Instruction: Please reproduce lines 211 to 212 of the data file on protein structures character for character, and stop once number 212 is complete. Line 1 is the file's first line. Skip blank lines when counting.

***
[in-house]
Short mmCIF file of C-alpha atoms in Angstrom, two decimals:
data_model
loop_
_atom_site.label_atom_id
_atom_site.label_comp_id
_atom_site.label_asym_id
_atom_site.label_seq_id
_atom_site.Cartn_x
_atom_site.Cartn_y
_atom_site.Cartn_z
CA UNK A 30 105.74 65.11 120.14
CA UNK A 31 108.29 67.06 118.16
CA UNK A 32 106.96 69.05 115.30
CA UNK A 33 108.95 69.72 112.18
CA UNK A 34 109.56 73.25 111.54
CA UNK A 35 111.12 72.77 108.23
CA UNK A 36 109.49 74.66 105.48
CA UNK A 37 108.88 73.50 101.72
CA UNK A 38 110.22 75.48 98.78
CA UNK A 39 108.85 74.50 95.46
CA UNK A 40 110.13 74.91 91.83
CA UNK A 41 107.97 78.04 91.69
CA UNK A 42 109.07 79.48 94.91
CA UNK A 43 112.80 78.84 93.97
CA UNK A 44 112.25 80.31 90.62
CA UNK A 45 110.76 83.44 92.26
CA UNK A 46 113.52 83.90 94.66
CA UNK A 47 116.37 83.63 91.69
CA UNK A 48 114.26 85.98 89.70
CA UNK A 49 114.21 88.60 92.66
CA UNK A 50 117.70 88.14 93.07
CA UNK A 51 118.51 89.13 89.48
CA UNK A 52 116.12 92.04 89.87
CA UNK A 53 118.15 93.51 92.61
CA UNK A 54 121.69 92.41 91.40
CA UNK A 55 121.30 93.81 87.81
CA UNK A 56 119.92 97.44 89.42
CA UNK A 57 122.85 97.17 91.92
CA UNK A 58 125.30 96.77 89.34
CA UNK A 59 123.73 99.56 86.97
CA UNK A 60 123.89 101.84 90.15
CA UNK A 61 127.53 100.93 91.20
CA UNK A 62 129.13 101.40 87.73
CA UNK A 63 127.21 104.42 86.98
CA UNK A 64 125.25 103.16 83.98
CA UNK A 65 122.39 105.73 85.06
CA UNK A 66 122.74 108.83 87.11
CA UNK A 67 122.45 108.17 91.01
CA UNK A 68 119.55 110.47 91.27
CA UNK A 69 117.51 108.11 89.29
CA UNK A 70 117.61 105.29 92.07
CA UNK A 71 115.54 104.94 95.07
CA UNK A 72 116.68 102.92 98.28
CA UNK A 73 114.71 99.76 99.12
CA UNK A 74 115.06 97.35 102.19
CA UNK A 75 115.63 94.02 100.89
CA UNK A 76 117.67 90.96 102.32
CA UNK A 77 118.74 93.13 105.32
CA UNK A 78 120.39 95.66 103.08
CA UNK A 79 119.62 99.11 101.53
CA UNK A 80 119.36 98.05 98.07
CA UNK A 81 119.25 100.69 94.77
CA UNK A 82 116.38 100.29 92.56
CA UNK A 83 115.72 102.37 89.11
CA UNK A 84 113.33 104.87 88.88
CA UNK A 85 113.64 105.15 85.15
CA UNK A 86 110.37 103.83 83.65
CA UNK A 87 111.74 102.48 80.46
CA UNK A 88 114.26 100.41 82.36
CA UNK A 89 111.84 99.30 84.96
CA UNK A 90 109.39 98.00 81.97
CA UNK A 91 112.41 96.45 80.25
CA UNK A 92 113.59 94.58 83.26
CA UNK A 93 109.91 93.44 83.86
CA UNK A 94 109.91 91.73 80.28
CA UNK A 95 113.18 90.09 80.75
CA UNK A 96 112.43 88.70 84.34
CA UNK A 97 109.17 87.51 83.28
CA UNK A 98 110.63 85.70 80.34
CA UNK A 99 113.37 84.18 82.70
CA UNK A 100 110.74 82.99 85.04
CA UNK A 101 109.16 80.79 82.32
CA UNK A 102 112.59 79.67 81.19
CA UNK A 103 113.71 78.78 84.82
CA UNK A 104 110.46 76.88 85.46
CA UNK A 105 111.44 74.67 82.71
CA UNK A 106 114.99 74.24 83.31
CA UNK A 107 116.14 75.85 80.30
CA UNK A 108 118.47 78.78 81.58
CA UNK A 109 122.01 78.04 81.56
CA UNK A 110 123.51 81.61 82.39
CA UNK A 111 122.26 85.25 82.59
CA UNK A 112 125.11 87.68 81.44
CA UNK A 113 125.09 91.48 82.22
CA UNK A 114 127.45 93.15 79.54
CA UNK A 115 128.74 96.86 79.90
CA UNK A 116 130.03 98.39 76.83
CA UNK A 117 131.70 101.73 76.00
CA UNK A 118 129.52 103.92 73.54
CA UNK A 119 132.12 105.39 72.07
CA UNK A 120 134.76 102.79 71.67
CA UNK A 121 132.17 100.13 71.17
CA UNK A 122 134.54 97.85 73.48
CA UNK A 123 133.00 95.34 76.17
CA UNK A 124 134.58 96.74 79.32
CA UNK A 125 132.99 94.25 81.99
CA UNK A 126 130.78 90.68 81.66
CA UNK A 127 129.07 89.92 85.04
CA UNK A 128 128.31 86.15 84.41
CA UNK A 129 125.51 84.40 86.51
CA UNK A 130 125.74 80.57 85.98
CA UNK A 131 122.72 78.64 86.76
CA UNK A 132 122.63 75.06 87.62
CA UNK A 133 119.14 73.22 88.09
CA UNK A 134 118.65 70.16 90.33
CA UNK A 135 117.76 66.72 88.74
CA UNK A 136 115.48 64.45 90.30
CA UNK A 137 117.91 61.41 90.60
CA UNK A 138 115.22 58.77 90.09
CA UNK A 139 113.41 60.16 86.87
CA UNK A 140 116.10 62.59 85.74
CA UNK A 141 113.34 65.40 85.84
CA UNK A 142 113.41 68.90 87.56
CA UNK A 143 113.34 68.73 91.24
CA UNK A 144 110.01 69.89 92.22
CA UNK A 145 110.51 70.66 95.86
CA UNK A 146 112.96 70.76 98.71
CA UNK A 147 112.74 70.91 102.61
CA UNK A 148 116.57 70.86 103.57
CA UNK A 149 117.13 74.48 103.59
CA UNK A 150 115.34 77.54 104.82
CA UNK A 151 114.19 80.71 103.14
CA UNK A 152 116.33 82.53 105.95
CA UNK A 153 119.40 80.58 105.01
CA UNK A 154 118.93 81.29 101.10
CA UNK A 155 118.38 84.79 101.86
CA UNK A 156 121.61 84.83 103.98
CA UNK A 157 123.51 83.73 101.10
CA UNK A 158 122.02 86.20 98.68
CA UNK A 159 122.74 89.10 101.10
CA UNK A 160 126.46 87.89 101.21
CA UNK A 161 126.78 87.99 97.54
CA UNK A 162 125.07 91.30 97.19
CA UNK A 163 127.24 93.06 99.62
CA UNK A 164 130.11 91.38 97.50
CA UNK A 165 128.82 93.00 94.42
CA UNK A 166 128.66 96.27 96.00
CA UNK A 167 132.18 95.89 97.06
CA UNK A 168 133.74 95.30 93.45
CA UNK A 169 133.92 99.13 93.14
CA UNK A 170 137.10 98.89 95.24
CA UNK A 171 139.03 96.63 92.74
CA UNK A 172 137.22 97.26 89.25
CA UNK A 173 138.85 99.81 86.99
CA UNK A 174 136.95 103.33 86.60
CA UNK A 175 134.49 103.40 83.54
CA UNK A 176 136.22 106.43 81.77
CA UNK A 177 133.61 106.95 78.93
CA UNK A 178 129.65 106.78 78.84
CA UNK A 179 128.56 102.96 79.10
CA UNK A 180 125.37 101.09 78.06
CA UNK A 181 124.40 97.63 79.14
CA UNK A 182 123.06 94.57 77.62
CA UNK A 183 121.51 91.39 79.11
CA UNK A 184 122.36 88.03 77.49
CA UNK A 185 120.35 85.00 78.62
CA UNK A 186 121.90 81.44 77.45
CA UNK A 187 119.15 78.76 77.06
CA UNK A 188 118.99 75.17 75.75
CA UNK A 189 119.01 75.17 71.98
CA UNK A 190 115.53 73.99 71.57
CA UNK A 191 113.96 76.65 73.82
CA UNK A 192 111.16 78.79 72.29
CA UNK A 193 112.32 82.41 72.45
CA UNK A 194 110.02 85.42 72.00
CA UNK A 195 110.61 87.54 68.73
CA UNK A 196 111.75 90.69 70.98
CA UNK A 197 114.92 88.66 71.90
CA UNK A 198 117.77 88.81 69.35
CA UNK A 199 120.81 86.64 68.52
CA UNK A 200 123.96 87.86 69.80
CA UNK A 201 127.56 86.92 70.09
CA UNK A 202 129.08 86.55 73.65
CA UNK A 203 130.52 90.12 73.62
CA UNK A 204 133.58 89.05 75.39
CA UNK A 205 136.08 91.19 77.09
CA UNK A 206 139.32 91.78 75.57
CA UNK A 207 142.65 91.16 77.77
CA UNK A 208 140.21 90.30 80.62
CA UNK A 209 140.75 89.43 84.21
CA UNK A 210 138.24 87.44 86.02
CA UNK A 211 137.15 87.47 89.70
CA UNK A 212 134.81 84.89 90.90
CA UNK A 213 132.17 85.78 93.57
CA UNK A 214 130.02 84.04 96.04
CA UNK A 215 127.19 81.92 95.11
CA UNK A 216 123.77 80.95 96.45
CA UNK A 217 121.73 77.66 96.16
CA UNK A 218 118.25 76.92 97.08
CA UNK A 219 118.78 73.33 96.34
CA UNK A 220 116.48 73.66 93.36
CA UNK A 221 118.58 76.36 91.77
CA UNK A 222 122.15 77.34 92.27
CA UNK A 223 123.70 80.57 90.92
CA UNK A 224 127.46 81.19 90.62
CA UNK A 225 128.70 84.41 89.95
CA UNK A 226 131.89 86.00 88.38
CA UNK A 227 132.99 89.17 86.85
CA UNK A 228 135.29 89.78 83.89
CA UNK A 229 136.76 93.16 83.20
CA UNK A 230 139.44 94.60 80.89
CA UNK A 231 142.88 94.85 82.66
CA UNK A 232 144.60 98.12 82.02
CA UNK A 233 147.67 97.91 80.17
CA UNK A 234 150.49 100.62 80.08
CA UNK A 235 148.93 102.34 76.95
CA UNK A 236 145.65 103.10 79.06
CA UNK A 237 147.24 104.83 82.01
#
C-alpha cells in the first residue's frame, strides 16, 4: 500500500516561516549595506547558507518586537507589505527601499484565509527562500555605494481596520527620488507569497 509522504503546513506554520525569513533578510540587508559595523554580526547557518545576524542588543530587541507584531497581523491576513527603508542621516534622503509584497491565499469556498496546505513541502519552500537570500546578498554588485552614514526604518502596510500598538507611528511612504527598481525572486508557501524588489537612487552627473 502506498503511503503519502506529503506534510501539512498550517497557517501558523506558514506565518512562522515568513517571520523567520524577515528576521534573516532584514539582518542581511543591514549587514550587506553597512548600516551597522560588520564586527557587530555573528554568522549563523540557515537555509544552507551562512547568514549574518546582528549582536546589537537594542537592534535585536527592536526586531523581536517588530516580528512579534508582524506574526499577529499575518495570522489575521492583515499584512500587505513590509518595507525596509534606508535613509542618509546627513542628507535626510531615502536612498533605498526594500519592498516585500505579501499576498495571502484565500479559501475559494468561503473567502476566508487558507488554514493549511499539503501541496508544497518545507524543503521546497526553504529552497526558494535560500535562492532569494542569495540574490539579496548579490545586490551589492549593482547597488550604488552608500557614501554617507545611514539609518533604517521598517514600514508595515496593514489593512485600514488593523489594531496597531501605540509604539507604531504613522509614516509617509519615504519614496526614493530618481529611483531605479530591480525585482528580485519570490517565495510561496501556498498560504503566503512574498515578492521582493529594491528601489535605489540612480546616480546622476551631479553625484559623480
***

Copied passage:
CA UNK A 229 136.76 93.16 83.20
CA UNK A 230 139.44 94.60 80.89